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According to the data released by the Ministry of Statistics and Programme Implementation (MoSPI), India’s gross domestic product will grow by just 5 per cent in the current financial year (2019-20). Last financial year, 2018-19, the Indian economy grew at 6.8 per cent.

The gross value added (GVA), which maps the economic activity from the income side as against the GDP which maps it from the expenditure side, is expected to grow by 4.9 per cent in 2019-20 as against 6.6 per cent in 2018-19.

What happened to the main drivers of the GDP?

There are four main drivers of the GDP. One, the private consumption expenditure – that is the expenditure that you and I make in our personal capacity. This category has grown by just 5.7 per cent in 2019-20 while it grew by 8 per cent last financial year.

The second driver is the expenditure made by the Government. This grew by 10.5 per cent, which is higher than the rate of growth (9.2 per cent) in the last financial year.

But the most disappointing number is the deceleration in business investments in the economy. This driver, which is the key to sustainable long-term growth, grew by less than 1 per cent; last financial year it grew by 10 per cent.

This shows that while the private consumption demand is tepid, businesses have completely turned off the tap on new investments despite the government making a once-in-generation cut in corporate taxes.

In terms of GVA, which sectors of the economy performed well and which sectors under-performed?

The GVA data provides a detailed picture. Given that the overall GVA has decelerated sharply, almost all sectors have witnessed slower growth in economic activity. Only “Public Administration, Defence and Other Services,“ which essentially measures how the government did, grew by 9.1 per cent. All other sectors saw a GVA growth that was slower than the average growth in the last financial year.

Even so, the sectors which registered growth rate of over 4.9 per cent are, ‘Electricity, Gas, Water Supply and Other Utility Services’, ‘Trade, Hotels, Transport, Communication and Services related to Broadcasting’, ‘Financial, Real Estate and Professional Services’; they grew at 5.4 per cent, 5.9 per cent, 6.4 per cent, respectively.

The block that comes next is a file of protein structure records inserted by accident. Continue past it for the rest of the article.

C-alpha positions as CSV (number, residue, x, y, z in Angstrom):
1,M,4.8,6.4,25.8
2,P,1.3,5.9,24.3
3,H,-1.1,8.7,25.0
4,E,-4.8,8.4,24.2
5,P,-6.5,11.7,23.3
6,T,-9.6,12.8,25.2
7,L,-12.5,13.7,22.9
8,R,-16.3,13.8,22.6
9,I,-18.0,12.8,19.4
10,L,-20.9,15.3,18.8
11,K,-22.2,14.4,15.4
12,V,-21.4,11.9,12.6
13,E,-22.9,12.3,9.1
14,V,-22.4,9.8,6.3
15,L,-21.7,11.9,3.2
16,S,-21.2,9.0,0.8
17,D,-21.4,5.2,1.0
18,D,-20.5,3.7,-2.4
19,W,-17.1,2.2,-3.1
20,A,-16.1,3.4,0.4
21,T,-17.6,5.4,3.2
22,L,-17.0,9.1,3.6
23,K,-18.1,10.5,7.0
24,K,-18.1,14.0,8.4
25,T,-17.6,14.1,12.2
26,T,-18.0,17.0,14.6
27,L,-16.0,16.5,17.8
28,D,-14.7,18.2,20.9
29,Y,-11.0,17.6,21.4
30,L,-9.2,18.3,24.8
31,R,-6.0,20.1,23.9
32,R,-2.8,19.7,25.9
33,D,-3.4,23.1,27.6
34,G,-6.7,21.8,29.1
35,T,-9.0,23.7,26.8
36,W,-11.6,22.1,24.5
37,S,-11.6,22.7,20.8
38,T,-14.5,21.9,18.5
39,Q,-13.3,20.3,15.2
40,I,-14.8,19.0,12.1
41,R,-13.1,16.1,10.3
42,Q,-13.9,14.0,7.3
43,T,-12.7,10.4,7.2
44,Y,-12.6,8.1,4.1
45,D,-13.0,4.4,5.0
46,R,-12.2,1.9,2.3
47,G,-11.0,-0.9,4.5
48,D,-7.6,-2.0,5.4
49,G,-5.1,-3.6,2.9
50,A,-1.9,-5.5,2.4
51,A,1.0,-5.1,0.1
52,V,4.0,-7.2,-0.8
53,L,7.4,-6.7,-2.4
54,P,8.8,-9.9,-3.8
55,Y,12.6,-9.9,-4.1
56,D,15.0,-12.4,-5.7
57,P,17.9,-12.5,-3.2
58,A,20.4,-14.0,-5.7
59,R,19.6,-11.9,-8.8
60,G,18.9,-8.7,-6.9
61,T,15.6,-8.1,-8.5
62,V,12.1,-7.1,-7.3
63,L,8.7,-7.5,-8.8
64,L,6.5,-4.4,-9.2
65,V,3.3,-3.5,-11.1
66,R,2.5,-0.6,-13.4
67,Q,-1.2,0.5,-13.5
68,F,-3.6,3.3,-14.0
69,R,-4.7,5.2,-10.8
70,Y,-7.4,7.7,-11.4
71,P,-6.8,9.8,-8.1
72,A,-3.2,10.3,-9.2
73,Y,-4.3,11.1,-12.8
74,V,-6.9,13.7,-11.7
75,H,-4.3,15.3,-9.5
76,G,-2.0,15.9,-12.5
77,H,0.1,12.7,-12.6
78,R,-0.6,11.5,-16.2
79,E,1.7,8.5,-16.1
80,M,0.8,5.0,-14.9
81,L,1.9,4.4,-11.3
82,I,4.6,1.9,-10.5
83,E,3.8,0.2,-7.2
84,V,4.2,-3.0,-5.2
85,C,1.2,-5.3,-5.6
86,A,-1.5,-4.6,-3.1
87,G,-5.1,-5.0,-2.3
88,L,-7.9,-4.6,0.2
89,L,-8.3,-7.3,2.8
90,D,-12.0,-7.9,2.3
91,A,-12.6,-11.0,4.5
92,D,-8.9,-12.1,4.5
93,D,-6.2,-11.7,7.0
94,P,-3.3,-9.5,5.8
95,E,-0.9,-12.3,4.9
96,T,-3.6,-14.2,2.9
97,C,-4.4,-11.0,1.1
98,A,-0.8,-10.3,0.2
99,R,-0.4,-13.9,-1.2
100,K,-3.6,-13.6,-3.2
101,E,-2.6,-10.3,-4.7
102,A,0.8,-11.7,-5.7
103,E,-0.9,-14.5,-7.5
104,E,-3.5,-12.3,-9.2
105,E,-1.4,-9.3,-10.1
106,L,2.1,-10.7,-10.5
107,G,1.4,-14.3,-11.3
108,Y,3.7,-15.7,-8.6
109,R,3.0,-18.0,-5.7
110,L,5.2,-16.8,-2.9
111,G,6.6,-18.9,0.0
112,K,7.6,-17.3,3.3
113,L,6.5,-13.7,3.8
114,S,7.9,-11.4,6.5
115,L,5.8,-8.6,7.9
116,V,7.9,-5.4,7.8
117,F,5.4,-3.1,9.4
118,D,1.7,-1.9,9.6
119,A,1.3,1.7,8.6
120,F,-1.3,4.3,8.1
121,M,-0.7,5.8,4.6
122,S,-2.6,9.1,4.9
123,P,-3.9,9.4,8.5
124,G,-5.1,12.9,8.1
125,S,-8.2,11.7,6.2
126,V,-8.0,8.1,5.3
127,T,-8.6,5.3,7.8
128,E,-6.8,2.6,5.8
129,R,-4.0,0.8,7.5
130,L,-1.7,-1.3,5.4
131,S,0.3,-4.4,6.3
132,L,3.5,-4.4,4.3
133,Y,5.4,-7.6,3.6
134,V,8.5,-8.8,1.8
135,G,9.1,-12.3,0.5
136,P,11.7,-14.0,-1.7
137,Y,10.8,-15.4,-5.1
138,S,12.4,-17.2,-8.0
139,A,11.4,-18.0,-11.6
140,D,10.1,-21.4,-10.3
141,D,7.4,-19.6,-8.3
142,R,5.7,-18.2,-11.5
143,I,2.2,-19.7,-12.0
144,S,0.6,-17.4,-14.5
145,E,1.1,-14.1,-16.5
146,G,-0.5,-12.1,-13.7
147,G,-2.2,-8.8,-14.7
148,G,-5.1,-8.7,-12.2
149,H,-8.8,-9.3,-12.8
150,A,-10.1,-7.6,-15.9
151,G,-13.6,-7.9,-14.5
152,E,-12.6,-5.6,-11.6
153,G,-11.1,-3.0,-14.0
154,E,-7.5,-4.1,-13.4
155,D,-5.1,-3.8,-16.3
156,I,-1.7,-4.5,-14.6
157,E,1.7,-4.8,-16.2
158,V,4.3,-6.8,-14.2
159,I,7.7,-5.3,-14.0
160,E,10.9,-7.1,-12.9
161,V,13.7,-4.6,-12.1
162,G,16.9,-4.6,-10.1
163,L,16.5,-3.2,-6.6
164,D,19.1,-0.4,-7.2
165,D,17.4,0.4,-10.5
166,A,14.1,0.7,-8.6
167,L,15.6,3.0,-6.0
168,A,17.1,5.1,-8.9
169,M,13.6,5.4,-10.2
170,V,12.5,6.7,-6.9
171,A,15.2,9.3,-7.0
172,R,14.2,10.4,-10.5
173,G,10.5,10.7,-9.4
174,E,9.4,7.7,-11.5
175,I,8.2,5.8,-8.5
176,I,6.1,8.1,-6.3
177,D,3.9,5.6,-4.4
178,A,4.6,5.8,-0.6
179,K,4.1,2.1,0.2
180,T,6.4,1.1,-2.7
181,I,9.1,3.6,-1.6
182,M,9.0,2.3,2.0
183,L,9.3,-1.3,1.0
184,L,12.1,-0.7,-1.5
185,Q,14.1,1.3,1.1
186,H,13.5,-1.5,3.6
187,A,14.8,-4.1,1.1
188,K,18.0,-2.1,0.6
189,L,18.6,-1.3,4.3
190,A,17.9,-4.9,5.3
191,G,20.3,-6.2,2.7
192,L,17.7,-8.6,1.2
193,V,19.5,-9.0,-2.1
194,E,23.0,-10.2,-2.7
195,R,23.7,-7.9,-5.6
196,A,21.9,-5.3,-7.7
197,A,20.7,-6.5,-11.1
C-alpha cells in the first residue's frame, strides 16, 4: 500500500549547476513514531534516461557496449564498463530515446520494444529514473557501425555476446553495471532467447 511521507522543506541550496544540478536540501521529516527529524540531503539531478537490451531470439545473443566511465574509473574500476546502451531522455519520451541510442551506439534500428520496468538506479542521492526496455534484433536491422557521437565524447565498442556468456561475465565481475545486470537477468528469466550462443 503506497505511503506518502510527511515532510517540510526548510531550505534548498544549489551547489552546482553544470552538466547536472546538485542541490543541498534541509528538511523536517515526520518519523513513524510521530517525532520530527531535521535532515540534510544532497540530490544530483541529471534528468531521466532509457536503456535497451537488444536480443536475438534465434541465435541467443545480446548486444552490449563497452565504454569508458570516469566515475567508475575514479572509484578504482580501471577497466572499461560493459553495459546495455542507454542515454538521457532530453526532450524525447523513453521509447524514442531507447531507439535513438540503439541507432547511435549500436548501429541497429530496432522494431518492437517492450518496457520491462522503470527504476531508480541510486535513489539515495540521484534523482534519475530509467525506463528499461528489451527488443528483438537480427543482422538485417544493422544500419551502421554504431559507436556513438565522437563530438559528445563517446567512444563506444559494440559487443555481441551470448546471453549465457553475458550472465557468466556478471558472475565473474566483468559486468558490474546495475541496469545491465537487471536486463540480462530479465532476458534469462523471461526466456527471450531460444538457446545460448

The worst performing sectors are ‘Agriculture, Forestry and Fishing’, ‘Mining and Quarrying’, ‘Manufacturing’ and ‘Construction’, which are expected to see a GVA growth of 2.8 per cent, 1.5 per cent, 2.0 per cent and 3.2 per cent respectively.

What is nominal GDP and how is it different from real GDP?

GDP is the total market value of all goods and services produced in the economy during a particular year, inclusive of all taxes and subsidies on products. The market value taken at current prices is the nominal GDP. The value taken at constant prices — that is prices for all products taken at an unchanged base year — is the real GDP.



Nearly 200 children have died in the past two months at the J K Lon Government Hospital in Kota, Rajasthan. This comes barely six months after the death of more than 150 children in an alleged encephalitis epidemic in Muzaffarpur, Bihar. In 2017, more than 1,000 children died in the state-run Baba Raghav Das (BRD) Medical College in Gorakhpur, Uttar Pradesh.

According to the UNICEF’s report, ‘State of World’s Children 2019’, India reported the maximum number of deaths of children under five in the world in 2018. Eight lakh eighty two thousand children under five died that year. That means around 2,416 deaths per day — or seven jumbo jets full of children crashing every day without anyone taking notice.


Most of the children who died in Gorakhpur, Muzaffarpur and Kota belong to the lowest strata of the society. It won’t, therefore, be wrong to conclude that they were victims of structural violence. In India, this structural violence is unleashed through a multitude of social, political and economic factors — apathy of healthcare professionals, poor health services/infrastructure in rural hinterlands, low rates of female literacy, economic inequality, the rigid caste system, social apartheid, lack of political will and patriarchy.


What is urgently required is not the involvement of private players but a sincere engagement by the state in matters concerning peoples’ health. Reports have shown that most of the babies in Kota died due to suffocation at birth; low birth-weight and infections were the other significant causes of death. These are highly-preventable reasons. The role of the state in delivering health to its people cannot be overemphasised.


Sanna Marin’s Prime Minister of Finland has suggested  for a four-day working week.

Editorial highlights that it is not ground-breaking, because a movement for fewer work hours has been building up for years in the more prosperous economies.

But it is particularly thought-provoking because Marin represents the very generation which will live through a massive disruption in the idea of work, brought on by automation, artificial intelligence and concern for the environment. It will alter perceptions of many values of society, including that of identity. The political implications could be immense.

Nevertheless, a head of government in a welfare state supporting the idea of more leisure is a sign of change. As Thorstein Veblen wrote in The Theory of the Leisure Class, “In itself and in its consequences the life of leisure is beautiful and ennobling in all civilised men’s eyes.” The leisure class he studied was built on exploitation, but the technological future could be different.

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